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Direct Corporate Taxation

Special rules apply to non-resident and exempt entities

Jersey Corporate Taxation

In Jersey there is no capital gains tax, capital transfer tax or purchase tax. The States agreed to introduce a broad-based, 3% Goods and Services Tax (GST) in 2008, with a registration threshold set at GBP300,000 of taxable turnover. This rate increased to 5% from June 1, 2011. The only significant other tax is income tax which is levied on the permanent establishments of persons or 'bodies of persons' which expression includes companies. There are some administrative charges in addition. There are stamp duties on the transfer of immovable property (up to 5%) and individual parishes levy property taxes.

A ‘zero/ten’ tax system for companies has applied from 2009. This was achieved by introducing a standard rate of corporate income tax of 0% and a special rate of 10% for specified financial services companies into the Island’s existing schedular tax system. Utility companies, rental income and property development profits continue to be charged at the standard rate of income tax of 20%. See Offshore Legal and Tax Regimes for further details of financial services company taxation.

All companies resident for tax purposes in Jersey prior to June 3, 2008, switched to a tax rate of either 0% or 10% for the year of assessment 2009 onwards. However, a company that became resident for tax purposes in the Island on or after June 3, 2008, was taxed at either a 0% or a 10% rate immediately. Companies have been unable to elect for exempt company status from this date.

Permanent establishment, in relation to a company, includes a branch of the company, a factory, shop, workshop, quarry or a building site, and a place of management of the company, but the fact that the directors of a company regularly meet in Jersey will not, of itself, make their meeting place a permanent establishment. For the avoidance of doubt, it is the Comptroller’s view that clerical functions, such as invoicing operations; and management and administration services; and the entering into of contracts in respect of a company’s international business (to include, for example, swap financing and loan funding agreements) at the address of the company’s registered office will not amount to the carrying on of a trade through a permanent establishment in the Island. All the profits of such entities are taxed. Taxable profits are determined under normal and existing tax law and principles.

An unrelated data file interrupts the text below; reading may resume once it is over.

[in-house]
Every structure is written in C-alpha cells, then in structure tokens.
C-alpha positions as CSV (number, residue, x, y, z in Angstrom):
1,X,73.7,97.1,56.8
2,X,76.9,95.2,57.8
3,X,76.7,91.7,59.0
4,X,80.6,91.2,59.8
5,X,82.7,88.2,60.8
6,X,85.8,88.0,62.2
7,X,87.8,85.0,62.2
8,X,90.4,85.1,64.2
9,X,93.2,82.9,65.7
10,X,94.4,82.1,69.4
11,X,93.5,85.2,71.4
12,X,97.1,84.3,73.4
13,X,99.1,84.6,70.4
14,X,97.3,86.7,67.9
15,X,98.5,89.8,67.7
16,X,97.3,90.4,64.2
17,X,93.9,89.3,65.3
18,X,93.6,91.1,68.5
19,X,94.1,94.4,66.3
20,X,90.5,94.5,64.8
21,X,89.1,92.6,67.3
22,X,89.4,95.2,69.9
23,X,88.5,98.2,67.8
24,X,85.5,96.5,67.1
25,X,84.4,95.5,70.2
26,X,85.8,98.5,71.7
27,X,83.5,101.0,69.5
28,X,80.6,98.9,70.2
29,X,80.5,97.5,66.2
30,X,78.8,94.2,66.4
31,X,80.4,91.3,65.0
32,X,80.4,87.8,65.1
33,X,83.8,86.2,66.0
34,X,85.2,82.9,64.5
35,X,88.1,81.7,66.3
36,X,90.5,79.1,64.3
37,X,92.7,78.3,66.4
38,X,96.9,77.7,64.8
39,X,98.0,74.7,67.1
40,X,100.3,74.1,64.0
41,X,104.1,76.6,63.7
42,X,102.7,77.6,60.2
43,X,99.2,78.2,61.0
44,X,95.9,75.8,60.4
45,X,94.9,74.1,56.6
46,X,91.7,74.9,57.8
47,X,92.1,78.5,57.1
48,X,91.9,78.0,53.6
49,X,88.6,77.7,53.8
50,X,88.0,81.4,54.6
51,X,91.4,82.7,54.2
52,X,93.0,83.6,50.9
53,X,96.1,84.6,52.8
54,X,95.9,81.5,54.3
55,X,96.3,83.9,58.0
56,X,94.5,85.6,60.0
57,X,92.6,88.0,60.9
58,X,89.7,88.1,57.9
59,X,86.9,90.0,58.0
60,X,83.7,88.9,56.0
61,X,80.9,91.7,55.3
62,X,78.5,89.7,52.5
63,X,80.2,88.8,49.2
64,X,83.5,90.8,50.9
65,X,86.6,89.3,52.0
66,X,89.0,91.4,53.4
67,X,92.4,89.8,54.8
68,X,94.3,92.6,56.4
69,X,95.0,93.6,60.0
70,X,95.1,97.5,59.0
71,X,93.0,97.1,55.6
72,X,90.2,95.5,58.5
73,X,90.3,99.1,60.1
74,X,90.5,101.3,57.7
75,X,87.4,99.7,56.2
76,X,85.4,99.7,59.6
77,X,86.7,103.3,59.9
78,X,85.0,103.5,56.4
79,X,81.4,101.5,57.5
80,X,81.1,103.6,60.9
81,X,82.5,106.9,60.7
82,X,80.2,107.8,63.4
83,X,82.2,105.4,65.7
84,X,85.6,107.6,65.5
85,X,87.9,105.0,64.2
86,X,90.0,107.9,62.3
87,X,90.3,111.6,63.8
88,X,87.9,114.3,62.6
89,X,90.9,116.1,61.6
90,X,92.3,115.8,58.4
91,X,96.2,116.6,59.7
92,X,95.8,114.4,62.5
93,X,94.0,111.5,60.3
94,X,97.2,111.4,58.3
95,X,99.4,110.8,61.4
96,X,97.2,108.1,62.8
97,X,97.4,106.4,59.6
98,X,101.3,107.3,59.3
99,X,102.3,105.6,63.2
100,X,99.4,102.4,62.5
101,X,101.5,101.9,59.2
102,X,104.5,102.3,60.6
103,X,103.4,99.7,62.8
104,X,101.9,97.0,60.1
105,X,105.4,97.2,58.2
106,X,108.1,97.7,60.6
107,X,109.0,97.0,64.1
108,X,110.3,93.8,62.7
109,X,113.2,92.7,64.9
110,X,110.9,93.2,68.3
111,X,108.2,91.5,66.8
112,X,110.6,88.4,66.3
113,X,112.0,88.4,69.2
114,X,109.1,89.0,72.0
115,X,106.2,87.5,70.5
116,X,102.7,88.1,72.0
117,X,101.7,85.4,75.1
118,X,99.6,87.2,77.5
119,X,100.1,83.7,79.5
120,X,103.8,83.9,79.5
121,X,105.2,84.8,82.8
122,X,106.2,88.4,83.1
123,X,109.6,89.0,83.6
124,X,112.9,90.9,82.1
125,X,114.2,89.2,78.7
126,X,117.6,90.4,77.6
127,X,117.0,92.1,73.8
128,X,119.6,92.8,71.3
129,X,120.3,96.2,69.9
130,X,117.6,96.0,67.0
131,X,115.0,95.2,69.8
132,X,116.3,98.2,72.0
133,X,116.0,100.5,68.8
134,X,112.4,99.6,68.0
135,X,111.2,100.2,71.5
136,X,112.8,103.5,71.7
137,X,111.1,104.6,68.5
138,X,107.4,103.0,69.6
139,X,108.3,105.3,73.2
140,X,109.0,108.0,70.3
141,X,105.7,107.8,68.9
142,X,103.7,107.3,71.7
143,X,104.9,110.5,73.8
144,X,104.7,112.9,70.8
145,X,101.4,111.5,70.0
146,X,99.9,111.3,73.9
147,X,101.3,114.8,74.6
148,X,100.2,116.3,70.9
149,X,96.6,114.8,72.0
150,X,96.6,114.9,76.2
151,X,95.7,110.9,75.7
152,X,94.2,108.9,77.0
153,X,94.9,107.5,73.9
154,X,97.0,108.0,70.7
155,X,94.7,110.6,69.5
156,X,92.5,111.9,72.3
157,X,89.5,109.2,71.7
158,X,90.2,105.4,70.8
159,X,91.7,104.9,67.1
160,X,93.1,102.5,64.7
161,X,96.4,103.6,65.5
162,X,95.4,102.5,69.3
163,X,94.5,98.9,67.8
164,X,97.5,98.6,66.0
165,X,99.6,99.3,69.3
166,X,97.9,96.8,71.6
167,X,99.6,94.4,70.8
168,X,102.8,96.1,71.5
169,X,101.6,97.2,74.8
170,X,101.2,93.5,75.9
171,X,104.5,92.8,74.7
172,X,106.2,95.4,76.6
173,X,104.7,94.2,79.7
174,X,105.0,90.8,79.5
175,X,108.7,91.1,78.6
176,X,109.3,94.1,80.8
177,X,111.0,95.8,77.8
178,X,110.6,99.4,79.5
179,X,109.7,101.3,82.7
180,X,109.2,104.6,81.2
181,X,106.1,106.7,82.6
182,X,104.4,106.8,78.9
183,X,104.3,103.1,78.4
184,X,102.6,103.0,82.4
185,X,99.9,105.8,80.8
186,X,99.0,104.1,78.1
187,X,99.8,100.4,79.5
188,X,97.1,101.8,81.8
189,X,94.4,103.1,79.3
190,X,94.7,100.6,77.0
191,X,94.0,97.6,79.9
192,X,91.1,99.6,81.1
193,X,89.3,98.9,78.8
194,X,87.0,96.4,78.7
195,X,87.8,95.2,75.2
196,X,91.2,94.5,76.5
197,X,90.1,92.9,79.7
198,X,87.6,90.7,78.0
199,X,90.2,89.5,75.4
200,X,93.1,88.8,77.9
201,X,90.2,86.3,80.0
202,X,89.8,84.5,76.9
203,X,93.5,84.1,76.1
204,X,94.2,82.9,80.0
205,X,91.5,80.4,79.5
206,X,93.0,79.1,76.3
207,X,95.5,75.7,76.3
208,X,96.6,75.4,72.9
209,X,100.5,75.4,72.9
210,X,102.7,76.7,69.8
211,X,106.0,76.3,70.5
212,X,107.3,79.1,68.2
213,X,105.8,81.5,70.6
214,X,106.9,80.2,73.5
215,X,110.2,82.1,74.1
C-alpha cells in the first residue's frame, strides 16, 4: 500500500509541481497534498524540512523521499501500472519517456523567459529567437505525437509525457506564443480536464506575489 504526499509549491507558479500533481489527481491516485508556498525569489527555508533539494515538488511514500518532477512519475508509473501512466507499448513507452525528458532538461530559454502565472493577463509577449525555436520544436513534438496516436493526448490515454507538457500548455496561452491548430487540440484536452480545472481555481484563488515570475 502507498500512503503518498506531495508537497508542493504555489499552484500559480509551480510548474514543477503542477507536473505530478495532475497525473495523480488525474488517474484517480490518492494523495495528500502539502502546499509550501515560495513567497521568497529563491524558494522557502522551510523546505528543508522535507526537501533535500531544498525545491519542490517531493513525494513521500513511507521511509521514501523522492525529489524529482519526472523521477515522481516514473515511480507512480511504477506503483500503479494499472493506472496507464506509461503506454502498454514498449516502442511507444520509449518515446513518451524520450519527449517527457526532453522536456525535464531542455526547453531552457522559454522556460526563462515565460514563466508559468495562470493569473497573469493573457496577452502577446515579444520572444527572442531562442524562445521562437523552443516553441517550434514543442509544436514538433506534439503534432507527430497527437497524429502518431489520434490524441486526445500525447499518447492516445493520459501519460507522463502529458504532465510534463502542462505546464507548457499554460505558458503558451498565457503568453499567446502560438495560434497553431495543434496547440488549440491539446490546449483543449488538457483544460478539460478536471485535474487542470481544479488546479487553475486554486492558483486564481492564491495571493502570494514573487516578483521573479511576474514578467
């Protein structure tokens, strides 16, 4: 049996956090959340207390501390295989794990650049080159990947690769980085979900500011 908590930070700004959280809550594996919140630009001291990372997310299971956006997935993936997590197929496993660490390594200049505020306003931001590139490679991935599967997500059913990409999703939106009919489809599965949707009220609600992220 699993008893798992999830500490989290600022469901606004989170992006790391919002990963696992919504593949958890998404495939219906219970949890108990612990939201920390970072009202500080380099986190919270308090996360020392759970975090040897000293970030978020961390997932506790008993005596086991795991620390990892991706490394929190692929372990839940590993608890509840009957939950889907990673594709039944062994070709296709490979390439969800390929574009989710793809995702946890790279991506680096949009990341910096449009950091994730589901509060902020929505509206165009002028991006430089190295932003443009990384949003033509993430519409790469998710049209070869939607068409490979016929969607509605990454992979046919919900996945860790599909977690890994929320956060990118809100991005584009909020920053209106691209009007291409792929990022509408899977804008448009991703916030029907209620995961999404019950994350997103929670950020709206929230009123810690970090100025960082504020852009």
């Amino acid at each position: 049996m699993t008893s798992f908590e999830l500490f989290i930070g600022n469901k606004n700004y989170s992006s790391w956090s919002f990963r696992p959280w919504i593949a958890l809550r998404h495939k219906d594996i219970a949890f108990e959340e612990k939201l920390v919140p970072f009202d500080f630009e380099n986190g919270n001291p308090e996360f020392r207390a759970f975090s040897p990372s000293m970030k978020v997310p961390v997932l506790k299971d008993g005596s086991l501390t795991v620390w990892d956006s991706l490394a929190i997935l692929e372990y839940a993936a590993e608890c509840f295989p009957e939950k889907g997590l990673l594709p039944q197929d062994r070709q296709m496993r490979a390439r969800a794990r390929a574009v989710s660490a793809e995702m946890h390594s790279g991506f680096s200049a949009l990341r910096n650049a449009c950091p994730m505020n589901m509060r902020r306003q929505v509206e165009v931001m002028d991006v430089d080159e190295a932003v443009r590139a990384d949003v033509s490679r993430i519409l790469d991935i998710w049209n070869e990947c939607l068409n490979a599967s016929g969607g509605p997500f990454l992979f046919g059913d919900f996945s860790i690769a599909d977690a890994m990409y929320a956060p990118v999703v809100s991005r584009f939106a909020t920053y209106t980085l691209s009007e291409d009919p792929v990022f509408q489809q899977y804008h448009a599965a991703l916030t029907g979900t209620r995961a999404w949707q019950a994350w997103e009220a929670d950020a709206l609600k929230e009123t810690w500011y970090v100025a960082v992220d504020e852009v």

New provisions for relief for groups of qualifying financial services companies have been introduced. A company in a group that suffers a loss can surrender that loss to be offset against the profits or gains of another company in the same group. The loss can only be offset against profits or gains determined for a financial period that is the same as, or overlaps with, the financial period for which the loss arises. If a company’s financial period is more than a year, the profits or gains, or losses, for that period must be apportioned and only so much of the profits or gains, or losses, as are attributable to a 12 month period may be taken into account. A qualifying company for these purposes means a financial services company that is taxed at 10%, or a ‘grandfathered’ international business company that is taxed at 10% or more. The claim for relief must be made within 1 year following the year of assessment in which the financial period for which the surrendering company suffered the loss ended.

Companies taxed at 0% and which are part of a group are also allowed to pass on losses so as to offset the profits of another company in the group. Although the companies are themselves taxed at a 0% rate, group relief will benefit the Jersey resident shareholders of the owners of the shares in the company whose profits are reduced, as these shareholders will be liable to tax in their personal assessments on actual and deemed distributions from such a company.